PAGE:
For babies with meningocele or myelomeningocele, a common treatment is to close the opening in the spinal column using surgery. This often happens within hours or days of birth. If the child is also dealing with hydrocephalus, the doctor may put a shunt into the brain at that time. Studies are currently underway to see if surgery in the womb is an effective treatment. Early indicators are that the babies have fewer complications after birth, but the surgery is quite risky to both mother and baby.

Treatment will continue throughout life for many people with spina bifida. For those dealing with paralysis, therapy usually starts soon after birth to prepare the baby for walking with braces later. This also includes helping the child gain control over the bladder and bowel. Surgery may be necessary later in life due to the spinal cord tangling in the scar tissue of the closure.

What are the prognosis and expectations for spina bifida?

The prognosis and expectations vary widely with spina bifida, depending on the exact type of the disorder the child has. With the mildest form, occulta, there may be no signs of the disorder until adulthood. However, in some cases, diagnosis comes accidently with x-rays or exams done for other medical conditions. Some with occulta spina bifida may have some subtle problems that become progressively worse over time. For those with the meningocele form, problems can form, but are usually minor.

With the myelomeningocele from of spina bifida, the problems are usually worse. Many children experience paralysis and loss of sensation in areas below where the spinal cord protrudes. Most children undergo surgery to close the opening in the spine. The length of life is not affected, but the damage to the spine is not reversible. With the likely paralysis, many patients use a wheelchair for mobility. Later in life, some may develop orthopedic issues such as joint tightness, foot deformities, and scoliosis.

What are the complications of spina bifida?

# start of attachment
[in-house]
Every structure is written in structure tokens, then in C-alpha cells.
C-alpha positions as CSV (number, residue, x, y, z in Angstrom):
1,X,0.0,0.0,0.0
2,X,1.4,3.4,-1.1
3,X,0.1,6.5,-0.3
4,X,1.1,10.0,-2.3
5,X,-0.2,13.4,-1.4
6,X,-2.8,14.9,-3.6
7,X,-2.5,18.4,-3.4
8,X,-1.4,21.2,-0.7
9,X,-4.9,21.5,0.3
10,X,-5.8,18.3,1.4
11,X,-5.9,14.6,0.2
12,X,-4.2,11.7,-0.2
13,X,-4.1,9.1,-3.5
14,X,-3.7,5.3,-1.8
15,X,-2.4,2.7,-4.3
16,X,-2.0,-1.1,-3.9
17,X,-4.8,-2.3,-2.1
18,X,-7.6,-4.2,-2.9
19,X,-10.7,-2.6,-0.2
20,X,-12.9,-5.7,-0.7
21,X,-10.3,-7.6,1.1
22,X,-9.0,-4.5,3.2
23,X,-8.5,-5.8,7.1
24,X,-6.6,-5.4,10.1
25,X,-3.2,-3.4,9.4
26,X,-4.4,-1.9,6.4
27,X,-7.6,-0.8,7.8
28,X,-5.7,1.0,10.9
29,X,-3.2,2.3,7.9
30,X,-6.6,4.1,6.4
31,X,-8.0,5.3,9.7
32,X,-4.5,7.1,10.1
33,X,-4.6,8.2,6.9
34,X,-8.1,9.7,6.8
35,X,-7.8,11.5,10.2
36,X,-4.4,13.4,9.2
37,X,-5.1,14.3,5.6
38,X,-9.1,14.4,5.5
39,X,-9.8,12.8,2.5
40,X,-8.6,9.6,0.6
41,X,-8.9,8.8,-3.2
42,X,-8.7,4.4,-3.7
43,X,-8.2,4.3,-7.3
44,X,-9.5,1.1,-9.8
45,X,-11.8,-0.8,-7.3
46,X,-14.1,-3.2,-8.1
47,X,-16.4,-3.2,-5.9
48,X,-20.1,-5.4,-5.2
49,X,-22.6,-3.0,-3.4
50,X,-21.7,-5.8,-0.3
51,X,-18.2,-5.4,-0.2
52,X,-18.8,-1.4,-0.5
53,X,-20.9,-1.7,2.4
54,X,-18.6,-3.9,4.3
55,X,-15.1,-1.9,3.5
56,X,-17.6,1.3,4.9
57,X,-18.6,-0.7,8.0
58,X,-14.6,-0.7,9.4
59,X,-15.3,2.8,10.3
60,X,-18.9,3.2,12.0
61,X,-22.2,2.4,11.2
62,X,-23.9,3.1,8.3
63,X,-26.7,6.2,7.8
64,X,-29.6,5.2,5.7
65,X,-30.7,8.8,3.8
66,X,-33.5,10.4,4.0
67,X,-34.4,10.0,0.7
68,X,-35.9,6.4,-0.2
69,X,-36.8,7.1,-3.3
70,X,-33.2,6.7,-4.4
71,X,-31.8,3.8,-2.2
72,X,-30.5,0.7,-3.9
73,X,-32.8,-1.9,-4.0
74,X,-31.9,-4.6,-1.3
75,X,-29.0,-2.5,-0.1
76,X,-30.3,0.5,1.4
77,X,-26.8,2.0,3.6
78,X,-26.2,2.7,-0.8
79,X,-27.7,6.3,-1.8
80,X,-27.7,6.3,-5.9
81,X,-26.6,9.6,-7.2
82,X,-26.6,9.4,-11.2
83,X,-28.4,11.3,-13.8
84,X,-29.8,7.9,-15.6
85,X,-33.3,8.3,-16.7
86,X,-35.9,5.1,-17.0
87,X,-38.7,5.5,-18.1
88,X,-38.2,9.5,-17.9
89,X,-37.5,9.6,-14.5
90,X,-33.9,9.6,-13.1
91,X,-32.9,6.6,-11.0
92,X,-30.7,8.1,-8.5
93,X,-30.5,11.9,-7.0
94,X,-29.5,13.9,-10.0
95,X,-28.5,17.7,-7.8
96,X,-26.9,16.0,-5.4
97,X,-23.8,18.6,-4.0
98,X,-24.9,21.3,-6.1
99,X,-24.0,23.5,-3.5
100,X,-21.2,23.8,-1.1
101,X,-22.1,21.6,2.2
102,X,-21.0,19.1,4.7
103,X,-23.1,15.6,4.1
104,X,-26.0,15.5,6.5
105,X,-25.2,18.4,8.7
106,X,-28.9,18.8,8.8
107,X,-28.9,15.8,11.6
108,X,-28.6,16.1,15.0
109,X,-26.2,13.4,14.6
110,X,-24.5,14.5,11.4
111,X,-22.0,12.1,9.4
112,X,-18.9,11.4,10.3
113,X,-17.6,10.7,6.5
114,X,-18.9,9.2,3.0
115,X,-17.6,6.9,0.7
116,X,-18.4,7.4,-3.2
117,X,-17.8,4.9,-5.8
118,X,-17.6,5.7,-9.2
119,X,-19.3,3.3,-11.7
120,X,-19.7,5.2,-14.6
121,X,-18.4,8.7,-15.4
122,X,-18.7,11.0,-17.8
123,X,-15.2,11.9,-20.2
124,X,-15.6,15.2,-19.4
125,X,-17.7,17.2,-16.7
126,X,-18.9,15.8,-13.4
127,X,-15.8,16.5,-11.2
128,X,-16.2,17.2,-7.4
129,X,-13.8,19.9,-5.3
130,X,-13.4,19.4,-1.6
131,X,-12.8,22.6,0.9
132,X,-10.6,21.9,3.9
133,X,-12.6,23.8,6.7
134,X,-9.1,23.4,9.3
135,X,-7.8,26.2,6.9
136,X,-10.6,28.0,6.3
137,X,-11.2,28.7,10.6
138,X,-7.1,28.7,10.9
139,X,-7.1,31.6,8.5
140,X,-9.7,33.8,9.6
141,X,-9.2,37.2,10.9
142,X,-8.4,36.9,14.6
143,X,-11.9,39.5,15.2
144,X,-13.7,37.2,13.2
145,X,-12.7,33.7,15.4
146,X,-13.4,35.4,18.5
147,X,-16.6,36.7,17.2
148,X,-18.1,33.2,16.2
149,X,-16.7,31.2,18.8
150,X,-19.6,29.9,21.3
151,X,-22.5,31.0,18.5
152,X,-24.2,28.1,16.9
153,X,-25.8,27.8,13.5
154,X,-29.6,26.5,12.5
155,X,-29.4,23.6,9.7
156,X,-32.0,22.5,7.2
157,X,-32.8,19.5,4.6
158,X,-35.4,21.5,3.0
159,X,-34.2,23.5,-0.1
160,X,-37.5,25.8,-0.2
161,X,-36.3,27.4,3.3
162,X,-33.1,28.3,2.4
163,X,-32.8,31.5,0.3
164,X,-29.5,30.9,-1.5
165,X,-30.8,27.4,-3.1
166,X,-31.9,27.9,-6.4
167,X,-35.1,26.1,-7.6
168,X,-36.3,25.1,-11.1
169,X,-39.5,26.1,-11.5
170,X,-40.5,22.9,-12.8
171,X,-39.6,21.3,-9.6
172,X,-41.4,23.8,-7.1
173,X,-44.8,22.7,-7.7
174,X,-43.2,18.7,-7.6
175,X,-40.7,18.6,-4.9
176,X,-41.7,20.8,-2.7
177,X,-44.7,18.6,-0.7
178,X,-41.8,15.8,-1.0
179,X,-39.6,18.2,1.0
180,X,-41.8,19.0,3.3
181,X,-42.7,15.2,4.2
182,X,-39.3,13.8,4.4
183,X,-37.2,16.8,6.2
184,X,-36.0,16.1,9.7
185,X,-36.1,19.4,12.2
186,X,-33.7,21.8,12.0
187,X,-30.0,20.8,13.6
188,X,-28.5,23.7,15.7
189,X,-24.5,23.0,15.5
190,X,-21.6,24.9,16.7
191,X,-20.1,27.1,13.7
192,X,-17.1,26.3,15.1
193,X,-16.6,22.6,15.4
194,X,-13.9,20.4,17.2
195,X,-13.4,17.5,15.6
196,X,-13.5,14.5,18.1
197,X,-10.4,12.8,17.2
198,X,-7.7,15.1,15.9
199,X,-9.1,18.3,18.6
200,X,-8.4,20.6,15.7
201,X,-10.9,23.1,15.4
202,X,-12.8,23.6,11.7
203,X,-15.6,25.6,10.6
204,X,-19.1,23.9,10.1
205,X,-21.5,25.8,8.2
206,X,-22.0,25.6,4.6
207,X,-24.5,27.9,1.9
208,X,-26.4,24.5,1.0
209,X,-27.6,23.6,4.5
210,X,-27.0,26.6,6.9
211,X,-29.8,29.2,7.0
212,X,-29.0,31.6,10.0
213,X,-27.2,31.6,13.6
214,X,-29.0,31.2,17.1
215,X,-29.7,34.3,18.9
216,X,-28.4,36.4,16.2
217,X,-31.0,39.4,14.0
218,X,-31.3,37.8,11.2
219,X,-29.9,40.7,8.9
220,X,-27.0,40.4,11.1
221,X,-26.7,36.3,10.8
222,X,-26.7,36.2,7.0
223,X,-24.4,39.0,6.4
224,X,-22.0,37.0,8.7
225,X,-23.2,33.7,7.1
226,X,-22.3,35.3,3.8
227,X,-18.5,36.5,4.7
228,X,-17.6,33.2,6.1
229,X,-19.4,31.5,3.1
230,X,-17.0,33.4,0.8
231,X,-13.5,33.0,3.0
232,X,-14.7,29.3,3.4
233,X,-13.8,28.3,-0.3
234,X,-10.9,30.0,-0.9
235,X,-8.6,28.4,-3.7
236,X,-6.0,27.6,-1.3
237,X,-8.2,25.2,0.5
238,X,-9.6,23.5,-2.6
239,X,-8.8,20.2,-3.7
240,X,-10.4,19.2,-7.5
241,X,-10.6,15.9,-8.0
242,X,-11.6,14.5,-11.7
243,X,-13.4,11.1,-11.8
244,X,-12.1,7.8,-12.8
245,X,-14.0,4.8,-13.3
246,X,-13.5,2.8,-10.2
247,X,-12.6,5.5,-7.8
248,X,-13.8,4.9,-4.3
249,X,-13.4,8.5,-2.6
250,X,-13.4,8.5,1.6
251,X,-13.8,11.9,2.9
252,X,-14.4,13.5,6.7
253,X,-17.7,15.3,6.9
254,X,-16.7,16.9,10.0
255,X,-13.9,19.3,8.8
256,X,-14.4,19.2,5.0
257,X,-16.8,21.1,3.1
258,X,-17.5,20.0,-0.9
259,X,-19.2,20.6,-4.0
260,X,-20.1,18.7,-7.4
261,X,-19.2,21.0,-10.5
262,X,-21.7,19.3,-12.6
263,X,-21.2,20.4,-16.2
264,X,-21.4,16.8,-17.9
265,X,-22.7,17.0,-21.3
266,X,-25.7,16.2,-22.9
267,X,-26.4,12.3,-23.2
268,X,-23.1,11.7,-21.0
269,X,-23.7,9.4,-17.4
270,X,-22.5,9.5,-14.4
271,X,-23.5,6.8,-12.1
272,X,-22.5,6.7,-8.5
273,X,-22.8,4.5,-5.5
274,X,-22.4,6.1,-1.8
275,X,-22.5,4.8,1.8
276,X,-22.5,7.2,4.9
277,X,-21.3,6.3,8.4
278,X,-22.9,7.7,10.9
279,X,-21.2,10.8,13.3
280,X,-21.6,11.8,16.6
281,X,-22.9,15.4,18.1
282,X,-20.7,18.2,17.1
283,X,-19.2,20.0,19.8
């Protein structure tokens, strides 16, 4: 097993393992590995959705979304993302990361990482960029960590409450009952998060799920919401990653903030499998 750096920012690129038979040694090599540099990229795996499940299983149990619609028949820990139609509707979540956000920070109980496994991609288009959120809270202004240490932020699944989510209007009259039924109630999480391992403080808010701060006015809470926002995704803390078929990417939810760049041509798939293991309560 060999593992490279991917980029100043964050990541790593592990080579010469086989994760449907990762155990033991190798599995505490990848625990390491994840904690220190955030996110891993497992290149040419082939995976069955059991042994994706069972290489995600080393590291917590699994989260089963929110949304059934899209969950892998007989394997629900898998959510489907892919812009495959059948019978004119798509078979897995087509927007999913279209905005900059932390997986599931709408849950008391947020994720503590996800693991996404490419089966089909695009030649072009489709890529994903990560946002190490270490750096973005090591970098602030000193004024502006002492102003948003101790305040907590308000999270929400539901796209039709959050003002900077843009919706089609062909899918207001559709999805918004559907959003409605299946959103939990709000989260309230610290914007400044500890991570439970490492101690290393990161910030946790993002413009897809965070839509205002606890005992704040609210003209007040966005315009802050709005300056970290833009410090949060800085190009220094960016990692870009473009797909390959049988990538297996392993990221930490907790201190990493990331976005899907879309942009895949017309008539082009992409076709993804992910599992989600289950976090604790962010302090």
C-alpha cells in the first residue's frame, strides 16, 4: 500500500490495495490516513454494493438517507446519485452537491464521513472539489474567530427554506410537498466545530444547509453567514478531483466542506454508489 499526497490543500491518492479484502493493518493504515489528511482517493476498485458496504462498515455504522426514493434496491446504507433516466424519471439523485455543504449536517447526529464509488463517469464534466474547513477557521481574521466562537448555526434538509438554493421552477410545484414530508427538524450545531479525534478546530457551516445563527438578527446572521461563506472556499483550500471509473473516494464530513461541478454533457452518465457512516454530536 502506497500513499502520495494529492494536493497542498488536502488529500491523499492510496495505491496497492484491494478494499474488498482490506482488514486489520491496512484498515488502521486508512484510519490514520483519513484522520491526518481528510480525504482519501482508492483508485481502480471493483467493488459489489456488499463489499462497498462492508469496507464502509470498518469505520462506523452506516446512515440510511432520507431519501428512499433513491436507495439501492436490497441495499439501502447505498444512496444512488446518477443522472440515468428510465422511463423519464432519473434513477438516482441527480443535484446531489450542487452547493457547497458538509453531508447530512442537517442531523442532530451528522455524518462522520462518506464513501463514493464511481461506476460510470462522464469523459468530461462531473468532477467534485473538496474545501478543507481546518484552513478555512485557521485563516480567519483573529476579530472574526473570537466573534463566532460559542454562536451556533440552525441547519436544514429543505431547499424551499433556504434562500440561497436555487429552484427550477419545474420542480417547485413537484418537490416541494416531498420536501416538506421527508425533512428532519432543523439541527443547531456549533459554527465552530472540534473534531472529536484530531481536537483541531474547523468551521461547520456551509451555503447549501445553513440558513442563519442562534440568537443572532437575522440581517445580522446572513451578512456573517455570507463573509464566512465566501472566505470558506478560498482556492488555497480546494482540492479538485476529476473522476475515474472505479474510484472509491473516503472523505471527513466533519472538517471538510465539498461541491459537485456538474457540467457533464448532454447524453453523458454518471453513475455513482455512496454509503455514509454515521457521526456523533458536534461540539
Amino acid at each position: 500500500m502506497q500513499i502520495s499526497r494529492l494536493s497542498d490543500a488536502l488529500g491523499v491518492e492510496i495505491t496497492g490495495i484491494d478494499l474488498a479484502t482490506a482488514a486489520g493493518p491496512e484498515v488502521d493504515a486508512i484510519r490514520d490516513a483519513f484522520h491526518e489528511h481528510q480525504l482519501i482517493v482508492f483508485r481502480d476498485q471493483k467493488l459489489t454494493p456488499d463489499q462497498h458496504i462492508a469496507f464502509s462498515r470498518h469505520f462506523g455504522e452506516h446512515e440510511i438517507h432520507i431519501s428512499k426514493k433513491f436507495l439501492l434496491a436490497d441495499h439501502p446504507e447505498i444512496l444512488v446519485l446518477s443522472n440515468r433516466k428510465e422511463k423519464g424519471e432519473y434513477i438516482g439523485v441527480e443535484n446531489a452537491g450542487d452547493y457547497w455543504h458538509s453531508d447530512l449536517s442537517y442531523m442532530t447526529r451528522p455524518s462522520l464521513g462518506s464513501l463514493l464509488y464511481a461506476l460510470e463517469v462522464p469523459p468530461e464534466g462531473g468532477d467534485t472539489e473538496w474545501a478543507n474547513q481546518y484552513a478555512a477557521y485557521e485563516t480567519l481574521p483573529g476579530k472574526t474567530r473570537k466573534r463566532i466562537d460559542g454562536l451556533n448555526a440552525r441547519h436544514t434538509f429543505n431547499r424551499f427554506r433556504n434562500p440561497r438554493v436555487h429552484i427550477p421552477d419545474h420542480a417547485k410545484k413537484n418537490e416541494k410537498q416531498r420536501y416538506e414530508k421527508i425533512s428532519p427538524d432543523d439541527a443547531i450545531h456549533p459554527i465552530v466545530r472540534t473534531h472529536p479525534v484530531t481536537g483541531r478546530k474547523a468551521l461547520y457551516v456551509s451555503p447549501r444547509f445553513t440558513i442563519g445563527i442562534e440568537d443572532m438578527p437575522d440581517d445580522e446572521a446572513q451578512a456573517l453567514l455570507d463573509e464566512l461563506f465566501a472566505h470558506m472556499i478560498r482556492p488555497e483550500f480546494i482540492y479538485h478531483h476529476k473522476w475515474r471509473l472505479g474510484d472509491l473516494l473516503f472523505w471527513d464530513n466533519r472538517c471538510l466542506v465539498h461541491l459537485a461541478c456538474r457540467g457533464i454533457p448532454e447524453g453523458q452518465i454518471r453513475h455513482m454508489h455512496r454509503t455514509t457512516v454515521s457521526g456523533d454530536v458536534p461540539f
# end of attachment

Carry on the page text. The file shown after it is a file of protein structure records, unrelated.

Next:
Some of the complications can begin at birth. The condition can lead to a traumatic delivery. This can potentially lead to decreased oxygen to the brain and potentially cerebral palsy. Many have continuing issues with hydrocephalus, or a buildup of fluid on the brain. Other common complications include meningitis, loss of bowel and bladder control, frequent infections along the urinary tract, and permanent paralysis or loss of sensation in the lower extremities.

When should you call your health care provider regarding spina bifida?

As soon as you know your child may have spina bifida, it is important to contact a qualified doctor. If you have had a previous pregnancy with a neural tube defect, it is important to speak with a doctor before getting pregnant again. With occulta spina bifida, you may not know you have it until later in life. Upon diagnosis, it is important to contact specialists to make sure there are no problems later in life.

What can you do to prevent spina bifida?

Science shows that women who take at least 400 micrograms of folic acid can reduce the potential of having a child with a neural tube defect by up to 70%. For women who have had a child with a neural tube defect before, the suggested dosage is up to 4000 micrograms. Since there is a higher risk for women who are obese or who are dependent on insulin, losing weight or reducing dependence on insulin is both ways to prevent this disorder.

References:

Spina Bifida Association
http://www.spinabifidaassociation.org

Medline Plus – US National Library of Medicine
http://www.nlm.nih.gov/medlineplus/ency/article/001558.htm

Mayo Clinic
http://www.mayoclinic.com/health/spina-bifida/DS00417